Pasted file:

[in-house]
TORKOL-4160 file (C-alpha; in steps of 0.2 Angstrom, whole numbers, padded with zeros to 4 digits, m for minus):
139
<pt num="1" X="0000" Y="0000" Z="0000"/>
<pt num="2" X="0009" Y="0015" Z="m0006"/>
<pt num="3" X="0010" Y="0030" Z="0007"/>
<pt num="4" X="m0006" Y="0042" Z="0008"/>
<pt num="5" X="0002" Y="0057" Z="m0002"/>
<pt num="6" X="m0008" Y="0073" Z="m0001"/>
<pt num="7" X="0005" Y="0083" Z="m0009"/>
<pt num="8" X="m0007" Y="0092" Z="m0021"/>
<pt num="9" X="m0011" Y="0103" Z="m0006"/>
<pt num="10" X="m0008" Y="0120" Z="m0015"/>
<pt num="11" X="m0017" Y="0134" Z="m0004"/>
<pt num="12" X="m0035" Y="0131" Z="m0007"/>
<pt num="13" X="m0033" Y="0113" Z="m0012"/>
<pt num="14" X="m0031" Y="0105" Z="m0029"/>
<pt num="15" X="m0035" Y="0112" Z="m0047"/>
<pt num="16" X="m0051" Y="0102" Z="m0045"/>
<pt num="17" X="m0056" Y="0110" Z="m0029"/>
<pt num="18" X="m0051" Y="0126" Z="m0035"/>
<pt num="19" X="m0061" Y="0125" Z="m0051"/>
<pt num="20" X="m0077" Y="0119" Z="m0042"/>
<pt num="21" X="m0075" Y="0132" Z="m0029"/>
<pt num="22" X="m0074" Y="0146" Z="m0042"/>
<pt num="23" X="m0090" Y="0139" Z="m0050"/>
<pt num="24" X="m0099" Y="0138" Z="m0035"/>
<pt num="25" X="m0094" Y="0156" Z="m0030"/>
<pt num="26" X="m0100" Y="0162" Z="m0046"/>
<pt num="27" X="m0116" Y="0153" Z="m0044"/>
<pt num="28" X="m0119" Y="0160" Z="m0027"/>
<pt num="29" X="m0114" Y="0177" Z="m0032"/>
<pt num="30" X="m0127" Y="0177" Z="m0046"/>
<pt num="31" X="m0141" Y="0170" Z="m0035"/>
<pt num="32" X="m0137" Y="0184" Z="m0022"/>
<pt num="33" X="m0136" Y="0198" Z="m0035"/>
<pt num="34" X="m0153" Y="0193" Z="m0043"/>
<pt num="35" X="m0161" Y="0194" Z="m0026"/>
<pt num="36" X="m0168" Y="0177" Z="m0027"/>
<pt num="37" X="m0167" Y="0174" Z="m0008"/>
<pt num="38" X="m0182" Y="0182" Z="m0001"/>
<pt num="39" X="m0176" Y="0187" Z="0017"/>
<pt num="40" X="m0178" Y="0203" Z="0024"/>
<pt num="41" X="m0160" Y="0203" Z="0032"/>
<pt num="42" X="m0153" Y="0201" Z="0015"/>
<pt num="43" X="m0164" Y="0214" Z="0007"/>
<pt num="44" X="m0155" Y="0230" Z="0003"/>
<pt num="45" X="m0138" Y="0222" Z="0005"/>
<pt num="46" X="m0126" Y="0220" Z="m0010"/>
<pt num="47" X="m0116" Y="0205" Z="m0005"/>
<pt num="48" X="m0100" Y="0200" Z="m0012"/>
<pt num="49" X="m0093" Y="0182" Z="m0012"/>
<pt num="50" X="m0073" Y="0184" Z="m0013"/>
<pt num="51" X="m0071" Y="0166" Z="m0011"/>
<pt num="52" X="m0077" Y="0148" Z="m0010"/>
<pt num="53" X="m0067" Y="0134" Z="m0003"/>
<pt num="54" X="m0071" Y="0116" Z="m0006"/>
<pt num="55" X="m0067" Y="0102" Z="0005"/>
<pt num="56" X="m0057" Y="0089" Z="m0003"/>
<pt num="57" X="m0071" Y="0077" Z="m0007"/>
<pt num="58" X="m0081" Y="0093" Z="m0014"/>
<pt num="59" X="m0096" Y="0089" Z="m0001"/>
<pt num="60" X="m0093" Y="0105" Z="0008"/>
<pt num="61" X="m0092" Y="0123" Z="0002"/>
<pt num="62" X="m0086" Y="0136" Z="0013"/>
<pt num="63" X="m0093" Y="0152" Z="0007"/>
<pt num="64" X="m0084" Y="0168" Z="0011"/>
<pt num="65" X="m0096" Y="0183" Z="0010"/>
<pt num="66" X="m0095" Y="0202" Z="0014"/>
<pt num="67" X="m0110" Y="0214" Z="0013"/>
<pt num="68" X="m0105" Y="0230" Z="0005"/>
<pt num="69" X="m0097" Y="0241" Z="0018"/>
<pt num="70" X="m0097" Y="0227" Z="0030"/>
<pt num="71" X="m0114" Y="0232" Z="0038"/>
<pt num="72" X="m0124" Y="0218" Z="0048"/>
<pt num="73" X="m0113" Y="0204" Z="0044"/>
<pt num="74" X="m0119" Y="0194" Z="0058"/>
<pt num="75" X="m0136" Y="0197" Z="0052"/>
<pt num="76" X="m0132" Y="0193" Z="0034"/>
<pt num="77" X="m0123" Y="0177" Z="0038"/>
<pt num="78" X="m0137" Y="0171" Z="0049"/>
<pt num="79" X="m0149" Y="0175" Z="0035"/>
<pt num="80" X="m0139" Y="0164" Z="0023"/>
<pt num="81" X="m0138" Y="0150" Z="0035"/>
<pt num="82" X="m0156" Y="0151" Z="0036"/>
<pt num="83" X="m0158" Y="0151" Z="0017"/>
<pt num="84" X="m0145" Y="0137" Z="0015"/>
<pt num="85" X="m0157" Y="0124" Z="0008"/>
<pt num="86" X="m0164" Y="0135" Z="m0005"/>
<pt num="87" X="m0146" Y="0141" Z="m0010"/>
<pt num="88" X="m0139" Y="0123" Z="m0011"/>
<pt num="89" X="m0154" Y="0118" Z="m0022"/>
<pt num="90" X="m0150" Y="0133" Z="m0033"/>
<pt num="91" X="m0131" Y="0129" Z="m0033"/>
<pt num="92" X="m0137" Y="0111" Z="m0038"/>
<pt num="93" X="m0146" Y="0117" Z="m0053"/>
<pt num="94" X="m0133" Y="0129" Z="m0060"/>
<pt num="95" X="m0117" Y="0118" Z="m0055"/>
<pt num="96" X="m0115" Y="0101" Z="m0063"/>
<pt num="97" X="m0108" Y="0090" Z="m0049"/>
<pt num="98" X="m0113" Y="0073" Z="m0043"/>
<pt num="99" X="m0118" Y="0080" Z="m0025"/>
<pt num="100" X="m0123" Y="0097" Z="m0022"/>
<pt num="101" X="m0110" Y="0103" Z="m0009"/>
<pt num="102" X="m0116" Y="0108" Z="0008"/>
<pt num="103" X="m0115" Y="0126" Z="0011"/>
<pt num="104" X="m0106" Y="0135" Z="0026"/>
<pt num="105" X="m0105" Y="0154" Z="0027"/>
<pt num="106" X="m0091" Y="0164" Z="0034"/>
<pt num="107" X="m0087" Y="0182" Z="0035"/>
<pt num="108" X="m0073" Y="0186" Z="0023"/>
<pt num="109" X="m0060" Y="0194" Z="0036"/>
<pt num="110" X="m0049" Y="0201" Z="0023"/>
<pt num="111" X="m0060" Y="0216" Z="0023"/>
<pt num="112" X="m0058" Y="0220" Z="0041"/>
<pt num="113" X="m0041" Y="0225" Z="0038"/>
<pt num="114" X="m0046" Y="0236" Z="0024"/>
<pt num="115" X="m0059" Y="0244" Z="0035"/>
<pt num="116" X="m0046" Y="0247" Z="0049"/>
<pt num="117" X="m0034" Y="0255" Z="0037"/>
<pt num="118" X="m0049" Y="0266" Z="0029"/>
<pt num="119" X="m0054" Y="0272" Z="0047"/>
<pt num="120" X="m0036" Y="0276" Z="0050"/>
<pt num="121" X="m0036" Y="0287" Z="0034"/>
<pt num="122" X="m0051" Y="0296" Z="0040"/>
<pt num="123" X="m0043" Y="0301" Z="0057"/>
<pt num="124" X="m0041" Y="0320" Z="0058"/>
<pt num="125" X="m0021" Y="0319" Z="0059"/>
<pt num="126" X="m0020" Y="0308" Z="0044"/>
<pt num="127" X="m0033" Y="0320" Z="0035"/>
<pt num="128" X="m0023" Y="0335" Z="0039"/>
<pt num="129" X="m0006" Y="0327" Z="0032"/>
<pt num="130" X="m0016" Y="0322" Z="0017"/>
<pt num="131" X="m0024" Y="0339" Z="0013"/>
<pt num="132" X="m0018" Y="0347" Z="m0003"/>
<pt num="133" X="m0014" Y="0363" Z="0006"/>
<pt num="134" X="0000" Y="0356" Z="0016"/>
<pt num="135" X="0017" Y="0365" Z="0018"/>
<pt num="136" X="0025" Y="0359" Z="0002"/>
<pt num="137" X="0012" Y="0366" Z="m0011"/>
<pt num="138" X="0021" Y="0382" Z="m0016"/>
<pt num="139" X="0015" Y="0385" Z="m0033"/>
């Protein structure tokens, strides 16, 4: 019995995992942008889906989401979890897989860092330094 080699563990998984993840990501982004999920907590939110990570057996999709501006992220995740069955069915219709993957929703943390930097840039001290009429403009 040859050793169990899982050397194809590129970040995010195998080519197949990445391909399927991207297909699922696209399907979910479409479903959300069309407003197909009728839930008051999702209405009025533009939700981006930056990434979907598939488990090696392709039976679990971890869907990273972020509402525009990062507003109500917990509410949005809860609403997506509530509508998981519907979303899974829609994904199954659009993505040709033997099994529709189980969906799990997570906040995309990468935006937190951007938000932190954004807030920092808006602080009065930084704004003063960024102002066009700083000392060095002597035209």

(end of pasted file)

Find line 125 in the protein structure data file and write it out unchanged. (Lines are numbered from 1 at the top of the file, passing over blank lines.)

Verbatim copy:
<pt num="122" X="m0051" Y="0296" Z="0040"/>